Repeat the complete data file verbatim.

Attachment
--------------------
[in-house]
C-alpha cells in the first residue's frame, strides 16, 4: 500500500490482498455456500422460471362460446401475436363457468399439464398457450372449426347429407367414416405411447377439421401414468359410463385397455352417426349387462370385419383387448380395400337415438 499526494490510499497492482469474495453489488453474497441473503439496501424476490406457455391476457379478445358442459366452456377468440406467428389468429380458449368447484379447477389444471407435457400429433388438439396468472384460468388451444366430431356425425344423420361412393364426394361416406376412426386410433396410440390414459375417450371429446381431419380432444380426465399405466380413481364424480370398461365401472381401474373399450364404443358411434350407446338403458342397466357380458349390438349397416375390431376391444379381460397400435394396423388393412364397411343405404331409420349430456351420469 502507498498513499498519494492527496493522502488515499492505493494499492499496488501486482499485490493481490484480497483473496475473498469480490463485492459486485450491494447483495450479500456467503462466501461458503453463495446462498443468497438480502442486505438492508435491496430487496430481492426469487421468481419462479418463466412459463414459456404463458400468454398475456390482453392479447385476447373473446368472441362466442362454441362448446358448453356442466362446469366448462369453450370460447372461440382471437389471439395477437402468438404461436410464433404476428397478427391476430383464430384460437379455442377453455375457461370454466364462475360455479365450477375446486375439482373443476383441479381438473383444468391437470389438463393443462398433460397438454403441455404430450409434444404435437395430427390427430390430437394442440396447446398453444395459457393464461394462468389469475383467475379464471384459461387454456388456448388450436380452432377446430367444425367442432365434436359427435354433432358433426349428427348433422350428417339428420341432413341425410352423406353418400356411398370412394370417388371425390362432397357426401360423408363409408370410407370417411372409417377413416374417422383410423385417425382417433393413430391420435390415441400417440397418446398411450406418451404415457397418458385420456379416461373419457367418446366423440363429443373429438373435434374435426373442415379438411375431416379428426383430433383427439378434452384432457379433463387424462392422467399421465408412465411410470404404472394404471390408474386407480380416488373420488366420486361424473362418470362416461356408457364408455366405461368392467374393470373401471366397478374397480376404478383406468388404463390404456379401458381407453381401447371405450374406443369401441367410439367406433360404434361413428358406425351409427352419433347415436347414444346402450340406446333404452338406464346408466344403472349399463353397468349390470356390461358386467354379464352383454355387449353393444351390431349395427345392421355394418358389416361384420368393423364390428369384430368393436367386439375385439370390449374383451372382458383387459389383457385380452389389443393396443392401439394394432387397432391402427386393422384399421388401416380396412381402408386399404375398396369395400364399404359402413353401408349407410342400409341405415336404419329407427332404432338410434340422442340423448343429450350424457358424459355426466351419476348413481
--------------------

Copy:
[in-house]
C-alpha cells in the first residue's frame, strides 16, 4: 500500500490482498455456500422460471362460446401475436363457468399439464398457450372449426347429407367414416405411447377439421401414468359410463385397455352417426349387462370385419383387448380395400337415438 499526494490510499497492482469474495453489488453474497441473503439496501424476490406457455391476457379478445358442459366452456377468440406467428389468429380458449368447484379447477389444471407435457400429433388438439396468472384460468388451444366430431356425425344423420361412393364426394361416406376412426386410433396410440390414459375417450371429446381431419380432444380426465399405466380413481364424480370398461365401472381401474373399450364404443358411434350407446338403458342397466357380458349390438349397416375390431376391444379381460397400435394396423388393412364397411343405404331409420349430456351420469 502507498498513499498519494492527496493522502488515499492505493494499492499496488501486482499485490493481490484480497483473496475473498469480490463485492459486485450491494447483495450479500456467503462466501461458503453463495446462498443468497438480502442486505438492508435491496430487496430481492426469487421468481419462479418463466412459463414459456404463458400468454398475456390482453392479447385476447373473446368472441362466442362454441362448446358448453356442466362446469366448462369453450370460447372461440382471437389471439395477437402468438404461436410464433404476428397478427391476430383464430384460437379455442377453455375457461370454466364462475360455479365450477375446486375439482373443476383441479381438473383444468391437470389438463393443462398433460397438454403441455404430450409434444404435437395430427390427430390430437394442440396447446398453444395459457393464461394462468389469475383467475379464471384459461387454456388456448388450436380452432377446430367444425367442432365434436359427435354433432358433426349428427348433422350428417339428420341432413341425410352423406353418400356411398370412394370417388371425390362432397357426401360423408363409408370410407370417411372409417377413416374417422383410423385417425382417433393413430391420435390415441400417440397418446398411450406418451404415457397418458385420456379416461373419457367418446366423440363429443373429438373435434374435426373442415379438411375431416379428426383430433383427439378434452384432457379433463387424462392422467399421465408412465411410470404404472394404471390408474386407480380416488373420488366420486361424473362418470362416461356408457364408455366405461368392467374393470373401471366397478374397480376404478383406468388404463390404456379401458381407453381401447371405450374406443369401441367410439367406433360404434361413428358406425351409427352419433347415436347414444346402450340406446333404452338406464346408466344403472349399463353397468349390470356390461358386467354379464352383454355387449353393444351390431349395427345392421355394418358389416361384420368393423364390428369384430368393436367386439375385439370390449374383451372382458383387459389383457385380452389389443393396443392401439394394432387397432391402427386393422384399421388401416380396412381402408386399404375398396369395400364399404359402413353401408349407410342400409341405415336404419329407427332404432338410434340422442340423448343429450350424457358424459355426466351419476348413481